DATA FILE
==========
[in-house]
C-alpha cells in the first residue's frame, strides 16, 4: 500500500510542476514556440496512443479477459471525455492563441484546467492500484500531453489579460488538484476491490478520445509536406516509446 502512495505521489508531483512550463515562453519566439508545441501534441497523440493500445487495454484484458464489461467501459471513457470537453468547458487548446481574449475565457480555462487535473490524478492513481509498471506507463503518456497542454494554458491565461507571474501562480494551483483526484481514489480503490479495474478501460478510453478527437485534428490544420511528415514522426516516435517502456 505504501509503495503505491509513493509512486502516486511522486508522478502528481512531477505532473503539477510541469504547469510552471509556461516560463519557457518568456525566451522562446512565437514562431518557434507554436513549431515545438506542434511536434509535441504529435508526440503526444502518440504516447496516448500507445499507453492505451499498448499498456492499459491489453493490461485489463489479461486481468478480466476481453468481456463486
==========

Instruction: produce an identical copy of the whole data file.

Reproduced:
[in-house]
C-alpha cells in the first residue's frame, strides 16, 4: 500500500510542476514556440496512443479477459471525455492563441484546467492500484500531453489579460488538484476491490478520445509536406516509446 502512495505521489508531483512550463515562453519566439508545441501534441497523440493500445487495454484484458464489461467501459471513457470537453468547458487548446481574449475565457480555462487535473490524478492513481509498471506507463503518456497542454494554458491565461507571474501562480494551483483526484481514489480503490479495474478501460478510453478527437485534428490544420511528415514522426516516435517502456 505504501509503495503505491509513493509512486502516486511522486508522478502528481512531477505532473503539477510541469504547469510552471509556461516560463519557457518568456525566451522562446512565437514562431518557434507554436513549431515545438506542434511536434509535441504529435508526440503526444502518440504516447496516448500507445499507453492505451499498448499498456492499459491489453493490461485489463489479461486481468478480466476481453468481456463486